Now she's a teen and in school, because she wanted to study a particular subject that this school offered. She has excelled in the subject, and is indeed the school's top student; HOWEVER, there have been things that occurred there, exposure she has had that I dearly wish I could take back.

 

I think all perspectives are valuable, whether or not they apply to me at this moment. Or maybe they do, and I don't see it. Or they definitely don't, and I know it.

 

Believe me, I understand how the OP feels; I've been there, done that. It seemed endless and hard at the time, but it was easier than now. Go figure.

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A person is responsible for finding his own intellectual stimulation. If the job isn't appropriate, he can move on.

 

Well, in an ideal world, yes. But in reality, many people are trapped in jobs they don't enjoy because there are no other available options and they still need to pay their bills and support their families. I'm sure a lot of people working menial, boring, or backbreaking jobs would love to move on to something else, but sadly, it's not always possible.

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Well, in an ideal world, yes. But in reality, many people are trapped in jobs they don't enjoy because there are no other available options and they still need to pay their bills and support their families. I'm sure a lot of people working menial, boring, or backbreaking jobs would love to move on to something else, but sadly, it's not always possible.

 

Sometimes being a mom can be a menial boring job. But of course we can add some excitement into the mix - and socialization for moms too - which is what the OP is missing, I think.

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I read this in the comment section on a website called 'education revolution' - interesting site, and it was in response to an article about unschooling and feminism....

 

"""I was dying at home. Depressed, unhappy, bored. I love my three children but I am not able to live without intellectual stimulation. I need challenge and yes, there was plenty of that at home but it was not intellectually rigorous. I found excellent childcare for my children and went back to university. Yahoo! No more depression and my sense that I was a failure as a mother disappeared. My adult children remember their childhood very fondly and describe it as a time that was creative and filled with interesting trips out into the world around us. They remember turning the livingroom into forts with blankets and chairs and they remember all sorts of art projects. Their friends filled the house and yard on the weekend and after school. My children loved their daycare. I did too! They loved the educational field trips my husband and I took them on during our weekends and on odd days off: Science World, frequent trips to the BC Museum, the Duncan Forest Museum, to name but a few. I loved university and my career and I loved my children with all my heart. You don’t have to be a stay at home mother to be a good mother BUT you do have to be happy and feel fulfilled in life. A depressed woman who doesn’t fit the at home mom picture is not a healthy person to be raising children.""""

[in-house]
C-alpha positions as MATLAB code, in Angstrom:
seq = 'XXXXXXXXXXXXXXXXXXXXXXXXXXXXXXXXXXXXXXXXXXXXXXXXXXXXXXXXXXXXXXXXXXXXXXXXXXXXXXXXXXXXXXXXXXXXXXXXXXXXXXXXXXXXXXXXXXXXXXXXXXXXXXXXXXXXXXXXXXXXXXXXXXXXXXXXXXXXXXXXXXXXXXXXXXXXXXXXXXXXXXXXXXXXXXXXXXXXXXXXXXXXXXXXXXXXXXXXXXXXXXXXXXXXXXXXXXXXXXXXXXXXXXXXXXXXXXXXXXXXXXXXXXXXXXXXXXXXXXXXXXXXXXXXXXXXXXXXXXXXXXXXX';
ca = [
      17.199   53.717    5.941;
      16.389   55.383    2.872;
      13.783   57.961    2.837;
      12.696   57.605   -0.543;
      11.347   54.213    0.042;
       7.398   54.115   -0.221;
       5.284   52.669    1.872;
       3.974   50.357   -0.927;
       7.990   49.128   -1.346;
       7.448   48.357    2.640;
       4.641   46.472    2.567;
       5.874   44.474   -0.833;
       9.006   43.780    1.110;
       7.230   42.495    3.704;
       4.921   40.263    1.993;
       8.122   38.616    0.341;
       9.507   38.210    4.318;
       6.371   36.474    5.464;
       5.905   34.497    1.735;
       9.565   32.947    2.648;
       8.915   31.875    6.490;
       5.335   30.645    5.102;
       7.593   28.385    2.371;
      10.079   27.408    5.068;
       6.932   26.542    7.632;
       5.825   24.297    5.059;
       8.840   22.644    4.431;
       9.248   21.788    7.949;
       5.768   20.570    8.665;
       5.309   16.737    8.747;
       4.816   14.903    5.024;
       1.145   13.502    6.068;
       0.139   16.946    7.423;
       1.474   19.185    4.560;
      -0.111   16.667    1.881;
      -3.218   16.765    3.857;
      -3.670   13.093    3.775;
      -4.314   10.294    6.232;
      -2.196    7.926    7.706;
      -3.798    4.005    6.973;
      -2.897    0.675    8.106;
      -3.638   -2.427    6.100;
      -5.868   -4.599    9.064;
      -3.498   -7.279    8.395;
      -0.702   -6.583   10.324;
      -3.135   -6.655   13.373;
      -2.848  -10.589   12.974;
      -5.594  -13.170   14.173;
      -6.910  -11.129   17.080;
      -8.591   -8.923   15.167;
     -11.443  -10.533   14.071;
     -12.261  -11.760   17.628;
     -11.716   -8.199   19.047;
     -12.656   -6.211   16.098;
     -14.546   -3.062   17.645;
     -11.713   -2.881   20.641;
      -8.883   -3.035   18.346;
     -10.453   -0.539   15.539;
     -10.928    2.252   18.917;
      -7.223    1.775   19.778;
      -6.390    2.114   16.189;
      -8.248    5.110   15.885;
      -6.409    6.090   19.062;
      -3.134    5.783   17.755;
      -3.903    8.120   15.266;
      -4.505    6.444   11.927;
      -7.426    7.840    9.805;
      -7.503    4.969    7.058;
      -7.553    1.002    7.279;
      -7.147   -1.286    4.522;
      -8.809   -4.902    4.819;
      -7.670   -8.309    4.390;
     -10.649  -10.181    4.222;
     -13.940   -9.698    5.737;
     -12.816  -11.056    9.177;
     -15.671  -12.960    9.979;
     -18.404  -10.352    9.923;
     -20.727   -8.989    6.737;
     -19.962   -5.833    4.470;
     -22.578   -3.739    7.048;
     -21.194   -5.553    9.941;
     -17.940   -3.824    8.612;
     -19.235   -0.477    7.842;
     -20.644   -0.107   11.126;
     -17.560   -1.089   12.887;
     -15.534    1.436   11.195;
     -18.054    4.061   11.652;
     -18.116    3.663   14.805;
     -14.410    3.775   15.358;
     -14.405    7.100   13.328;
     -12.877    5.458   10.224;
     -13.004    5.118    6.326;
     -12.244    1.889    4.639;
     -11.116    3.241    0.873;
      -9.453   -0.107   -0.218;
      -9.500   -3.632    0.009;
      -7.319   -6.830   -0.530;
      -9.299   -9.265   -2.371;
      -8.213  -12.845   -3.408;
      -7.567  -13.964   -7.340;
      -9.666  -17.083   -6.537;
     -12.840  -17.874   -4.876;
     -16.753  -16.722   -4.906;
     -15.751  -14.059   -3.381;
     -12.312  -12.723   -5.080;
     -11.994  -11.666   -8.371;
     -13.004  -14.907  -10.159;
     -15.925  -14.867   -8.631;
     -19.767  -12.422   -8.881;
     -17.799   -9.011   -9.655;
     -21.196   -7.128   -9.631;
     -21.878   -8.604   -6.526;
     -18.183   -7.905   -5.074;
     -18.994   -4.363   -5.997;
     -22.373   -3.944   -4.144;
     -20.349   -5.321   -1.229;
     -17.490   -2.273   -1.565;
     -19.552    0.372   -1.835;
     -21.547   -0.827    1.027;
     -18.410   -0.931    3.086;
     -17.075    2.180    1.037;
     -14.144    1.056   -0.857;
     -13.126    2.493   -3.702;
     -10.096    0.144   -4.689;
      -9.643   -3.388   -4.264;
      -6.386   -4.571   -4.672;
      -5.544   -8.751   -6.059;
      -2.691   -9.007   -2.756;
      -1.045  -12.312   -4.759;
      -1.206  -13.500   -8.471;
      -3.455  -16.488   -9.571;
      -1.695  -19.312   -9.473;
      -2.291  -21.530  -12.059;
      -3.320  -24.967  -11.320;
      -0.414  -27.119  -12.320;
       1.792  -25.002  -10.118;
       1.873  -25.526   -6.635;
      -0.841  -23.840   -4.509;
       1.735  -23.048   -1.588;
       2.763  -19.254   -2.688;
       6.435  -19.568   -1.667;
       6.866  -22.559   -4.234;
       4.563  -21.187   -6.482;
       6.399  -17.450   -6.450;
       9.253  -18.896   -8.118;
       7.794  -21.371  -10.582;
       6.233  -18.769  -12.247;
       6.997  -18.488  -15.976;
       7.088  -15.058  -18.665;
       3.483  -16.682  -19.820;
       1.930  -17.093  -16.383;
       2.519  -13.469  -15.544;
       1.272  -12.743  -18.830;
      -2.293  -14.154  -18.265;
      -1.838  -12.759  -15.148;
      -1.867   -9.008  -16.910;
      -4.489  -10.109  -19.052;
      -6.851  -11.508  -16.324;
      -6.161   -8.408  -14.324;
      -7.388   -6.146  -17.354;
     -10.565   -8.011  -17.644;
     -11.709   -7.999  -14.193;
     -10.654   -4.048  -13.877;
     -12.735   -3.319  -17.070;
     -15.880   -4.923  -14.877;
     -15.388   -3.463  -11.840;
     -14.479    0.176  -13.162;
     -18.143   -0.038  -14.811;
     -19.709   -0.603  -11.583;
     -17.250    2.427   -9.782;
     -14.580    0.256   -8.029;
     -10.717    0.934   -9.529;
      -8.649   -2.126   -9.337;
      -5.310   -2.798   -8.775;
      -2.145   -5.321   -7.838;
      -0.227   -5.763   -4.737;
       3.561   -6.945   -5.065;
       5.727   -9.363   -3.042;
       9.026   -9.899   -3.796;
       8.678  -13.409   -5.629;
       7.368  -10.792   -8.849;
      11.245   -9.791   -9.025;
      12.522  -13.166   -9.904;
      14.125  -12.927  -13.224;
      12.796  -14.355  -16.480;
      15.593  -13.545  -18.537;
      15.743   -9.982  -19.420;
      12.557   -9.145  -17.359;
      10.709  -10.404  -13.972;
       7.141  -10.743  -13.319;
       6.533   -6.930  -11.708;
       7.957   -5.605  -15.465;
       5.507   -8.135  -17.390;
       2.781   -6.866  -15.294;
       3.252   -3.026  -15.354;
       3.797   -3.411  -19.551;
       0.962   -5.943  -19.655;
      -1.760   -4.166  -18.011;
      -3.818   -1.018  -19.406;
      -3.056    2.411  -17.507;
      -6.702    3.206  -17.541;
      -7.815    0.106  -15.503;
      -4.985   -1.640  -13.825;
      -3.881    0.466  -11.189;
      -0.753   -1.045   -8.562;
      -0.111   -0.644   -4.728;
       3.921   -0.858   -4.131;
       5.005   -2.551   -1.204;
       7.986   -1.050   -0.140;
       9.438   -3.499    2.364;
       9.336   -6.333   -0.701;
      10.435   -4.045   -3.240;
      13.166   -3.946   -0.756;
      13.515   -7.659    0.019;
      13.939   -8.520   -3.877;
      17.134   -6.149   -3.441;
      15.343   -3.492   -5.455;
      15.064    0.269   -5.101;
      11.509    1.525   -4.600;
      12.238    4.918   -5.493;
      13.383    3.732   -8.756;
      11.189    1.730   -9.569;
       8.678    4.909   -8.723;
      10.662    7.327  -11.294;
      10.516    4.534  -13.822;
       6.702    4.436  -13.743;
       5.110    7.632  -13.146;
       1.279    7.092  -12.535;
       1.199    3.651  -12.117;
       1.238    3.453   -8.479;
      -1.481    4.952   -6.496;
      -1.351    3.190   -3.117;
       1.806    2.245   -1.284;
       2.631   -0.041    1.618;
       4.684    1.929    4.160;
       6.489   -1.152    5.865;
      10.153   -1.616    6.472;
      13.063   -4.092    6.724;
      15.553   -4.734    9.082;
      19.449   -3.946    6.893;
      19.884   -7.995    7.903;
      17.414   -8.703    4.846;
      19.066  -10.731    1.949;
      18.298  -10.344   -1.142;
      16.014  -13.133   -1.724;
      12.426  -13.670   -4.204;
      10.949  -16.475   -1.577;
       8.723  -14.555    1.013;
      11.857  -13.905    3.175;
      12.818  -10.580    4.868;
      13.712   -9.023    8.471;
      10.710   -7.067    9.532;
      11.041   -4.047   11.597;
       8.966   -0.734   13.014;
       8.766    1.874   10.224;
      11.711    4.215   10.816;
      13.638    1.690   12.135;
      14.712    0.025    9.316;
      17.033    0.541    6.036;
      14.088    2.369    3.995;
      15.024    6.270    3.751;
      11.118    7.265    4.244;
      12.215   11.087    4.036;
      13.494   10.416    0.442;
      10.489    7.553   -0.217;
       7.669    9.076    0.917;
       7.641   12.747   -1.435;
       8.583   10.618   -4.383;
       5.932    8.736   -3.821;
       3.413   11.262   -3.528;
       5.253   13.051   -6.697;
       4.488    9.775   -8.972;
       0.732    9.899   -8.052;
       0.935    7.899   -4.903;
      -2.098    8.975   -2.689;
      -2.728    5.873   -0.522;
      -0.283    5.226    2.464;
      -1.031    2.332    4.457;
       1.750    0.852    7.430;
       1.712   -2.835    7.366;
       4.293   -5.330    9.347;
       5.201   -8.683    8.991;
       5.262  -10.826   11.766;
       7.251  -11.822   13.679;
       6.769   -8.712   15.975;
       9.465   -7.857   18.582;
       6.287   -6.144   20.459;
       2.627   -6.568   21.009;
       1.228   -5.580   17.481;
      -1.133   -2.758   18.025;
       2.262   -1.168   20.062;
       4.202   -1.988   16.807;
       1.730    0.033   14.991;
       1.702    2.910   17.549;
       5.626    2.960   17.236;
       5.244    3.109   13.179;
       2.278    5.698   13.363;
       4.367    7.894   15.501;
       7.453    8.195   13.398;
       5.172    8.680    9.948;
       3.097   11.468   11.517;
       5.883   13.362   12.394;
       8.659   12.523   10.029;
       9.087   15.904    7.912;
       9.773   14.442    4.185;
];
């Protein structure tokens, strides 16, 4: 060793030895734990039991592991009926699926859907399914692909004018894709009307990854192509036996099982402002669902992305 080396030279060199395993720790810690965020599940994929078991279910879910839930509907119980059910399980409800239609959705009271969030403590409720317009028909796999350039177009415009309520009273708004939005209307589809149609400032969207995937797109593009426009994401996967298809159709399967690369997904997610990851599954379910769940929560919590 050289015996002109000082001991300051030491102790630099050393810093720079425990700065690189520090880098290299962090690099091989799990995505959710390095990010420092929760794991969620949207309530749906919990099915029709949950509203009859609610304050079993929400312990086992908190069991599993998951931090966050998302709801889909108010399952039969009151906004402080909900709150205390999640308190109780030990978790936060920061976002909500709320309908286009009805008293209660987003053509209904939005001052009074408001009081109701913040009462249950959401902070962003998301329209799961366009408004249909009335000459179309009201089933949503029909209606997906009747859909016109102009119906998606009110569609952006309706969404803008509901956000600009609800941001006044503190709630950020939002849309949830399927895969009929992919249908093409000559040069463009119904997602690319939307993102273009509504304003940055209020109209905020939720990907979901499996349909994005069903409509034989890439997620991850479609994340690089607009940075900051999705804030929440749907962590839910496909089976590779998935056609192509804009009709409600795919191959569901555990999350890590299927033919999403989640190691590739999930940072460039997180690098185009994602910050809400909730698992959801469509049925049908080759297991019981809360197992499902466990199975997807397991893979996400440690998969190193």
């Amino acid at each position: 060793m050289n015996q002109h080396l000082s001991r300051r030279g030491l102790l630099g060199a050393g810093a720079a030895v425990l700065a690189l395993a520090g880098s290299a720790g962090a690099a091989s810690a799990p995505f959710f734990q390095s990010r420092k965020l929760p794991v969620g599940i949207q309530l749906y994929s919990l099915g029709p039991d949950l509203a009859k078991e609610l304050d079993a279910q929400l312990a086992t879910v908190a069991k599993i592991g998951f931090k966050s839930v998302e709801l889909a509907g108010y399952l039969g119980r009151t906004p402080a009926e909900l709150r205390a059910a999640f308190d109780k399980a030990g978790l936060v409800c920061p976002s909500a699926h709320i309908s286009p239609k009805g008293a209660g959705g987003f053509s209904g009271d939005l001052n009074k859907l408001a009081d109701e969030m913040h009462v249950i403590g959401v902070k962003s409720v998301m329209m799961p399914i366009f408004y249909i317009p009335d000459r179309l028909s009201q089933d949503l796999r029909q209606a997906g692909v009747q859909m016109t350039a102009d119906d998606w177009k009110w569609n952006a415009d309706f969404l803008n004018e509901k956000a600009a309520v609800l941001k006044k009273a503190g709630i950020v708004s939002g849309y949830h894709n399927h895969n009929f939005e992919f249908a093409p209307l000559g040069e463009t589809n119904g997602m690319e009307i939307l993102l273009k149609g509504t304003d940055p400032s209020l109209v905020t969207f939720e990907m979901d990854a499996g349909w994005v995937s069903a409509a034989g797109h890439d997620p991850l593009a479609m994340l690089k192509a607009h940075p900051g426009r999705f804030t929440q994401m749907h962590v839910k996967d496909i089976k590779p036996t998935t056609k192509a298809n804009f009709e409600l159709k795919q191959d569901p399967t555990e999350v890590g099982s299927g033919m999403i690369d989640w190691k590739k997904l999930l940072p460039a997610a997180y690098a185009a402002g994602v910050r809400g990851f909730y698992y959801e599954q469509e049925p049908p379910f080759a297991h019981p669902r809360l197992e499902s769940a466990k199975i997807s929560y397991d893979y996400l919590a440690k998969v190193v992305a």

It struck a real uncomfortable chord with me as i can relate to how she describes being at home. (i have 3 boys ages 6, 3, and nearly 1) My brain absolutely craves intellectual stimulation, for example, a few years after graduating from uni and being in a job i went on to do a masters because my brain felt like it was rotting away and i needed to do something with it - my brain is perpetually engaged in deep thought!!

 

Anyway, the comment triggered my fears of not being the best mum because i'm trying to sqeeze myself into a role that doesnt fit me and so i am constantly fighting that depression. I KNOW if my circumstance were different (at a stimulating job or doing that course i worked toward all those years but gave up when pregnant) that i would not be fighting off depression all the time (its not severe but always waiting in the wings to swoop me away and i suffer somewhat with irritability - probably not helped by not having a full nights sleep in 7 years!). It makes me wonder whether i'm doing the right thing.

 

On the other hand, i cannot concieve of sending my kids off to school - it just seems absolutely undo-able. So i have what feels like a total unsolvable dilemma.

 

Anyone else dealt with this and managed to have her cake and eat it without packing kids off to school or having to live with that drowning feeling all the time?

 

I agree with the other posters that there are TONS of ways to stay intellectually engaged. It depends on what your interests are, and goals you have for yourself down the line.

 

In addition to studying ahead for the future in regard to homeschooling, I write novels. Between the actual writing, studying the craft, networking, etc., I am probably overstimulated. At this point, my emotional/intellectual downtime is nil.

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Someone above posted that OP sounded "self-centered". I don't agree.

Yes, all moms go through those times. But when you are the one going through it, you feel so alone and you don't know that anyone else has ever felt that way.